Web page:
This volume contains a collection of papers written by former students, postdoctoral fellows, and colleagues of Richard Thompson and represent written versions of papers presented at the Festschrift symposium. The Festschrift provided an excellent opportunity for the participants to recount their memories and experiences of working with one of the leading figures in behavioral neuroscience, and to place their current research in the context of earlier research conducted in the Thompson laboratory.
As a Festschrift volume, the various chapters contain numerous and sometimes very personal references to Richard Thompson's influence on the careers of the authors, as well as summaries of past and present work being conducted in the authors' laboratories. Part I includes studies of spinal cord plasticity and the involvement of the hippocampus and related structure in classical eyeblink conditioning. Part II explores the critical role of the cerebellum and associated areas in classical eyeblink conditioning. Part III focuses on a continued exploration of the involvement of the cerebellum in classical eyeblink conditioning using standard procedures as well as innovative molecular biology and genetic techniques. It also includes studies aimed at delineating modulatory influences on learning such as stress and hormonal factors.
The incredible influence that Richard Thompson has had on the fields of experimental psychology and neuroscience should be evident on reading the contributions made by the various authors to this volume. The research conducted in Thompson's laboratory over the years has been cutting-edge, comprehensive, and influential. Therefore, this volume is dedicated to Richard F. Thompson a productive, innovative scientist and outstanding mentor.
Table of Contents
Contents: J.E. Steinmetz, M.A. Gluck, P.R. Solomon, Preface: The Career and Scientific Contributions of Richard F. Thompson. M.M. Patterson, Classical Conditioning of Spinal Reflexes: The First Seventy Years. T.J. Teyler, Forms of Associative Synaptic Plasticity. G.A. Clark, The Ins and Outs of Classical Conditioning: Maxims From a Mollusk. S.D. Berry, M.A. Seager, Y. Asaka, A.L. Griffin, The Septo-Hippocampal System and Classical Conditioning. P.R. Solomon, Model Systems and Memory: Applications and Extensions to Clinical Neuroscience. M. Gabriel, A.C. Talk, A Tale of Two Paradigms: Lessons Learned From Parallel Studies of Discriminative Instrumental Learning and Classical Eyeblink Conditioning. N.M. Weinberger, Receptive Field Plasticity and Memory in the Auditory Cortex: Coding the Learned Importance of Events. J.E. Steinmetz, The Cerebellum and Classical Eyeblink Conditioning: Much Ado About Something. D.G. Lavond, S.A. Kanzawa, Inside the Black Box. D.S. Woodruff-Pak, S.K. Lemieux, The Cerebellum and Associative Learning: Parallels and Contrasts in Rabbits and Humans. M.A. Gluck, M.T. Allen, C.E. Myers, Medial Septal Modulation of Conditioning: From Two-Stage Theories to Connectionist Models. M.R. Foy, Estrogen and Synaptic Plasticity in the Hippocampus. T.J. Shors, The Modulation of Memory Formation by Stressful Experience and Sex Differences in the Brain. I. Daum, M.M. Schugens, Eyeblink Conditioning Impairments in Patients With Motor Disorders. M.S. Fanselow, Toward a Neurobiology of Functional Behavioral Systems: Contrasting Pavlovian Emotional and Motor Learning.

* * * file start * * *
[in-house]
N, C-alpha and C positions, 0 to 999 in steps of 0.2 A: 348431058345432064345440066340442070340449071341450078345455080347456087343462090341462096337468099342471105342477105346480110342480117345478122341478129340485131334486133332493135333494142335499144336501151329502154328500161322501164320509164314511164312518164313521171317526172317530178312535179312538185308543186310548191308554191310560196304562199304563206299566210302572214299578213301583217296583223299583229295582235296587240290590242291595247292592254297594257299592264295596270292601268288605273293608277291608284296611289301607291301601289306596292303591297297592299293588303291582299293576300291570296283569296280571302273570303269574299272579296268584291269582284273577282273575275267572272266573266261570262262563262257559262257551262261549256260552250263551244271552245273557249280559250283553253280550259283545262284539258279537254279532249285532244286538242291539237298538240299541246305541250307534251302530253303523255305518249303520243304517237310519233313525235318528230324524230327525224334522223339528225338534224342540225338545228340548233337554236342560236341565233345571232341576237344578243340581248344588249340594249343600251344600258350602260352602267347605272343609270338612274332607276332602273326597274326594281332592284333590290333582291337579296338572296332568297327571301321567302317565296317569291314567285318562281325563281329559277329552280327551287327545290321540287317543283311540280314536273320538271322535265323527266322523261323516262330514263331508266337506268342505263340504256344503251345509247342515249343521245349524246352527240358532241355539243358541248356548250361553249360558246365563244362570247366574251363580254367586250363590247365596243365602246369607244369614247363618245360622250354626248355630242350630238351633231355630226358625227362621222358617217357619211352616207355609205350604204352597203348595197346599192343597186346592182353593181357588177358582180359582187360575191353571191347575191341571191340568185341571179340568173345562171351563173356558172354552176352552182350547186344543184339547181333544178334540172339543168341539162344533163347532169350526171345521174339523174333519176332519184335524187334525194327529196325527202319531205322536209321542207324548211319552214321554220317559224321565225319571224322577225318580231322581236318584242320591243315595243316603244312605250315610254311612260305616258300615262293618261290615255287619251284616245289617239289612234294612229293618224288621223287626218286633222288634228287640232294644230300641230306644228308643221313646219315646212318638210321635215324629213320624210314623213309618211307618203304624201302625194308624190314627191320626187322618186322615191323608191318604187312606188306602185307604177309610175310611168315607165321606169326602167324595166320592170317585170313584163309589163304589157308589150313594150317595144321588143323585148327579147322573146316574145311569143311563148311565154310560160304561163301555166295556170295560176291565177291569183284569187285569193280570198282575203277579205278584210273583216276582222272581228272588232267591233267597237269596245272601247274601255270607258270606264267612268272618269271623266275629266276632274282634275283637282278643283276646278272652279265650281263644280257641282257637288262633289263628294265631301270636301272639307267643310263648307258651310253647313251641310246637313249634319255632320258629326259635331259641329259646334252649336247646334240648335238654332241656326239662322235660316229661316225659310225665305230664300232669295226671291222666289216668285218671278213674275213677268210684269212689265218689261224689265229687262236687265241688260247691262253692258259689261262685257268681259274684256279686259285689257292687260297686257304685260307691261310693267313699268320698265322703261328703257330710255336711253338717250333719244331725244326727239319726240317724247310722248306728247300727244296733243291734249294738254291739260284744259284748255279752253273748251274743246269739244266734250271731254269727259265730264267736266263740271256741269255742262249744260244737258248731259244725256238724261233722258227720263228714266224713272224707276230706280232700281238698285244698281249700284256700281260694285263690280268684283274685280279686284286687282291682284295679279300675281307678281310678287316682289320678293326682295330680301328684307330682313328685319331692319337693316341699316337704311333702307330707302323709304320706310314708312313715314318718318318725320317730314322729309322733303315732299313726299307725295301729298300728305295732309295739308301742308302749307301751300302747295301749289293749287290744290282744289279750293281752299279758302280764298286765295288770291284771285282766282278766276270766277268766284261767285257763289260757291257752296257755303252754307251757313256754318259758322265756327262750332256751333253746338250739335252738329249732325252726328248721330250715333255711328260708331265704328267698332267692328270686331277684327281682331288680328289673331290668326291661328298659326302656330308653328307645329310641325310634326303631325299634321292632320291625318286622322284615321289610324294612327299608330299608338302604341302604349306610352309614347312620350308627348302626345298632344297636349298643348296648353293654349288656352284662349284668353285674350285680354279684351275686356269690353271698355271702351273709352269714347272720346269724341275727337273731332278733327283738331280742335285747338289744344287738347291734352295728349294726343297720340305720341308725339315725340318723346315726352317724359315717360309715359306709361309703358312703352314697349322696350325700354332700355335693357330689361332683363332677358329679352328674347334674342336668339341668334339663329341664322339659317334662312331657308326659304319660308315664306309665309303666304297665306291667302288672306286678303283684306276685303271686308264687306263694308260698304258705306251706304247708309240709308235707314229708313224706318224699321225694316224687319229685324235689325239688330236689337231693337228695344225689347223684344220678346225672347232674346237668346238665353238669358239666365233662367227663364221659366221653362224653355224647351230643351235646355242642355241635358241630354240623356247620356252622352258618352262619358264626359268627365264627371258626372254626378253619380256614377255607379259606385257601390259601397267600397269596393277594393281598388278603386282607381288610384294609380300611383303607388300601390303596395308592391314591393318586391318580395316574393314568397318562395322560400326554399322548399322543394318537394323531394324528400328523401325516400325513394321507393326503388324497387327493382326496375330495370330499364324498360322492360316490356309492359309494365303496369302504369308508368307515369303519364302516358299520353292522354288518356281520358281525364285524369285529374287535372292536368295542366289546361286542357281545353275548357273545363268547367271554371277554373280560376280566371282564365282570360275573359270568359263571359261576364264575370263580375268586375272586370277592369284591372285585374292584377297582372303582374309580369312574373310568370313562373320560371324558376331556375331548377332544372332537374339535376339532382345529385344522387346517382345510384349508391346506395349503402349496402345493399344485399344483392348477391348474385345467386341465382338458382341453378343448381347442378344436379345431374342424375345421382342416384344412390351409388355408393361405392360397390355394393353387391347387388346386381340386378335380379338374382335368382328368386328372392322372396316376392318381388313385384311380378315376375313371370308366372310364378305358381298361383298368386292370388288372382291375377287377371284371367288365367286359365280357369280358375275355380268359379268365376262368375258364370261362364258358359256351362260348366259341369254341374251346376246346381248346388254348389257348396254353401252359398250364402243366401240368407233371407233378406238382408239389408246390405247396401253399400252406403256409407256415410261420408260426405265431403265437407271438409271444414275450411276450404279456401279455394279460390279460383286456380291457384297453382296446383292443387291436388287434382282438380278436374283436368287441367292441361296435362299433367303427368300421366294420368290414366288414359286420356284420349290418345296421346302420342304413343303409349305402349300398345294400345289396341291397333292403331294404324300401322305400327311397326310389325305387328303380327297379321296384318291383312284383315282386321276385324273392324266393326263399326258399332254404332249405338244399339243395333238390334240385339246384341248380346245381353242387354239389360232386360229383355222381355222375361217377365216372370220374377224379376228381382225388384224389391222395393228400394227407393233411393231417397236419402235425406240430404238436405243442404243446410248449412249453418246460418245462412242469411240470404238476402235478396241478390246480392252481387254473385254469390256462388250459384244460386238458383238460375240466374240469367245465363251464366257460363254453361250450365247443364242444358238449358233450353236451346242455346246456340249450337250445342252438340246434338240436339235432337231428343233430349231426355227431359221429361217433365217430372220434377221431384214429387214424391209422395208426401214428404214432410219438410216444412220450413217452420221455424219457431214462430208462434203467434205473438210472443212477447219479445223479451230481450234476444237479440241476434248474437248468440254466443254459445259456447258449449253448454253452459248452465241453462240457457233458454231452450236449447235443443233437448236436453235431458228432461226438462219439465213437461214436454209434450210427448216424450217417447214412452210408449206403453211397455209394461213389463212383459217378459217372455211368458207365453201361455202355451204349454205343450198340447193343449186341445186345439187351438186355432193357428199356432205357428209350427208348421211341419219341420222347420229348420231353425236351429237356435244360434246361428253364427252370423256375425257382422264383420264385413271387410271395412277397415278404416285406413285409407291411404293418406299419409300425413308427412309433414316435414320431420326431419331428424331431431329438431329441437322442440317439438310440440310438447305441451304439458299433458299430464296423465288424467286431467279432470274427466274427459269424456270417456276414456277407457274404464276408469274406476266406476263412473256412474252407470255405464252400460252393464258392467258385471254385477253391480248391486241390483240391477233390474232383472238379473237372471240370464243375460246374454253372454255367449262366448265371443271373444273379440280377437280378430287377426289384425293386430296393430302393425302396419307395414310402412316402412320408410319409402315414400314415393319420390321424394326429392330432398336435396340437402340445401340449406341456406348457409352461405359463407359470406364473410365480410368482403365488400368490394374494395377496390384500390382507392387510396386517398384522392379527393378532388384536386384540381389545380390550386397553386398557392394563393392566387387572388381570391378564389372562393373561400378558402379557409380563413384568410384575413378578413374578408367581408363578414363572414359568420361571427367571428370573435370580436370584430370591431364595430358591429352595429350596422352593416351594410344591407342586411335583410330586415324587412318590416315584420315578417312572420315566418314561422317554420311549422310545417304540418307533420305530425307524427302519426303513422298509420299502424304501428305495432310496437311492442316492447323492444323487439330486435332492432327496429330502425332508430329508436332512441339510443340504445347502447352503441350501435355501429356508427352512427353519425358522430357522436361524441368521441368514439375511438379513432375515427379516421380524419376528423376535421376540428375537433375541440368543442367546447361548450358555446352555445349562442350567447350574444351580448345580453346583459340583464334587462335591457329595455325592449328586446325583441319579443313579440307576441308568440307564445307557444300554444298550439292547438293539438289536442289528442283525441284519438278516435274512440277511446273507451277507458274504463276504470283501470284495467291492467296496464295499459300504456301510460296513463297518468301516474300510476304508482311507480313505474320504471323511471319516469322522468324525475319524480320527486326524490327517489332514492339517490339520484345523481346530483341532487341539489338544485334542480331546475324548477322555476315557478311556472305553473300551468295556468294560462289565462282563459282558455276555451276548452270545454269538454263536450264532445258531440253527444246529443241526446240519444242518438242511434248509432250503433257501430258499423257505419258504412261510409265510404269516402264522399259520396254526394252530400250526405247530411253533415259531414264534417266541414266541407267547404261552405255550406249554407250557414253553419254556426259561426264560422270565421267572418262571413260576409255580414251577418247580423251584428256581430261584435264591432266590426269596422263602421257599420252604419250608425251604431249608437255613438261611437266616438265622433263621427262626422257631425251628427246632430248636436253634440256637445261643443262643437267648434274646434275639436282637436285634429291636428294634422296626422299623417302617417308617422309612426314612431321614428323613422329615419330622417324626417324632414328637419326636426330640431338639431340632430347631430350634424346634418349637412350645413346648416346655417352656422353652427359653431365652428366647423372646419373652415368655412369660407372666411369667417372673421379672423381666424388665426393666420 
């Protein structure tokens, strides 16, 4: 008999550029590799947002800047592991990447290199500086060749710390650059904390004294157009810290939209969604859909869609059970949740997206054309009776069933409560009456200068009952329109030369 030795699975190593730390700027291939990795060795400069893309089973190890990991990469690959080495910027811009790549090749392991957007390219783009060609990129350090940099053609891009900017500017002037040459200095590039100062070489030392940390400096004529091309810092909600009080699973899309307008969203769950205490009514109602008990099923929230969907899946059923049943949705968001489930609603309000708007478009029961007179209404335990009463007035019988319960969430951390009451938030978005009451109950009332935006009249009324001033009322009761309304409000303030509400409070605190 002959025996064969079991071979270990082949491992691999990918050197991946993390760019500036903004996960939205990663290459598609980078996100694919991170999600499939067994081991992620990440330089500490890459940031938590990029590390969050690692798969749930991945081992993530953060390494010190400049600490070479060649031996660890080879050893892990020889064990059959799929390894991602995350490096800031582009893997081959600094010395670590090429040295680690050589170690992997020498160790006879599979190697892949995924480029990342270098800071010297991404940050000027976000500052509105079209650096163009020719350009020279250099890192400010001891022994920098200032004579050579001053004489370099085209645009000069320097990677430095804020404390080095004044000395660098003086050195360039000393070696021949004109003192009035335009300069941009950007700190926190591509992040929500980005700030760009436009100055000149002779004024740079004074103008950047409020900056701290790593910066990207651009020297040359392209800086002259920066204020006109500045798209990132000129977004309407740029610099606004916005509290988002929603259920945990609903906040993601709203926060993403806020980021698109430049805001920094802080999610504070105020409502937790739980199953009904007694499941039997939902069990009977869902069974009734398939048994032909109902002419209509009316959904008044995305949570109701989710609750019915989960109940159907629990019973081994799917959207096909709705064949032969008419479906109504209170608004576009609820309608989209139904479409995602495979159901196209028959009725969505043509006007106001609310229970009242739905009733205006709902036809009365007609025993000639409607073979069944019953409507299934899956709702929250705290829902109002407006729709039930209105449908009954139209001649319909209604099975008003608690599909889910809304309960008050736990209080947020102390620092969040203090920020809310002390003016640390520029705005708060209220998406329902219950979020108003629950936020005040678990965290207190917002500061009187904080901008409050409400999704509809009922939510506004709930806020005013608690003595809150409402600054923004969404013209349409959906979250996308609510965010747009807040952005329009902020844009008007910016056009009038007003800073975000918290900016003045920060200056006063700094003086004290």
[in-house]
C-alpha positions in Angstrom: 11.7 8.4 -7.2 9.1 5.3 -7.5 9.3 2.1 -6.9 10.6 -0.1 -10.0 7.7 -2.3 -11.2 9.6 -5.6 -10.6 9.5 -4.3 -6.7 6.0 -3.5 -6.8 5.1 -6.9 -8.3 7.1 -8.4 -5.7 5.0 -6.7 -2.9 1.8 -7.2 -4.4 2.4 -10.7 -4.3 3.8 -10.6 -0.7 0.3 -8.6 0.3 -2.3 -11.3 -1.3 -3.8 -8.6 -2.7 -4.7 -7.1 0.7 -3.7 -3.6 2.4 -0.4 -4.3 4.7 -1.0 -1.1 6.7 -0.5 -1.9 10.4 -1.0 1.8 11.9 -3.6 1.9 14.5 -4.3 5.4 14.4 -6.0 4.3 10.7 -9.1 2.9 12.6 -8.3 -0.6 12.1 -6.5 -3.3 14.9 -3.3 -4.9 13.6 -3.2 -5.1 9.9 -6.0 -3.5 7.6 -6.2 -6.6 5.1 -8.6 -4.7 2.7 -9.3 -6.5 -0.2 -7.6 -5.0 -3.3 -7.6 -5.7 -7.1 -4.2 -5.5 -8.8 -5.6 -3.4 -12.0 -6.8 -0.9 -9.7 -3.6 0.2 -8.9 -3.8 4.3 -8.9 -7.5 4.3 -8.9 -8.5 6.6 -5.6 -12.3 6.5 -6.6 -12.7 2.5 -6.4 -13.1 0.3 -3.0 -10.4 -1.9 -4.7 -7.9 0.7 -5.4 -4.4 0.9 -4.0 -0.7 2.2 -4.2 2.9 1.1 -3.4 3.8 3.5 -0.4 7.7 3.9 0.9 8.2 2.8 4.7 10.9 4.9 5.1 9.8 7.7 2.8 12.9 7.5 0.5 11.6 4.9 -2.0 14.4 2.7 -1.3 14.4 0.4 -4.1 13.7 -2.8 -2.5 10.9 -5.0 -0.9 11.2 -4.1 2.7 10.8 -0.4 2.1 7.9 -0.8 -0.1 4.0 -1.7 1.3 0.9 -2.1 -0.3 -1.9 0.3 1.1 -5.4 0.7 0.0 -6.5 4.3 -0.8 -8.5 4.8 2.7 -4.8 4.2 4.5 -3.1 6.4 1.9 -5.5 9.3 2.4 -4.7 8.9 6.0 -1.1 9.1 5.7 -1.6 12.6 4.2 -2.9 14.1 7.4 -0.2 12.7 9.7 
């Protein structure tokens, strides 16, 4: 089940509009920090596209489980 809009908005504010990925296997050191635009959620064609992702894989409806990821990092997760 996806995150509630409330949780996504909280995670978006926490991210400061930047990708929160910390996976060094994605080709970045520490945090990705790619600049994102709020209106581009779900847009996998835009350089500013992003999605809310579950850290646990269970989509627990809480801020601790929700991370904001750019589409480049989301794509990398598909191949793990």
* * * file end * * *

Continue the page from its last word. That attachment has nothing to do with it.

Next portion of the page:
"In sum, this book is important for neuropsychologists and psychologists as well as for any student or scholar interested in associative learning. The chapters are well written, adequately illustrated, and fully referenced. In addition to having access to the important body of knowledge produced by Thompson's past collaborators, the reader will have a chance to pry into some of the collegial interactions that took place while this outstanding science was in the making."
"I found two different books in Model Systems and the Neurobiology of Associative Learning, both equally important and equally intriguing. (The) explicit book is important for neurophysiologists and psychologists as well for anybody interested in associative learning in animals and humans. The chapters are written in a detailed but accessible manner, adequately illustrated and fully referenced. The second, 'implicit book' comprises a series of anecdotes about the interactions between Thompson and the authors of the chapters....wonderful celebration of a scientific life."
—Trends in Neurosciences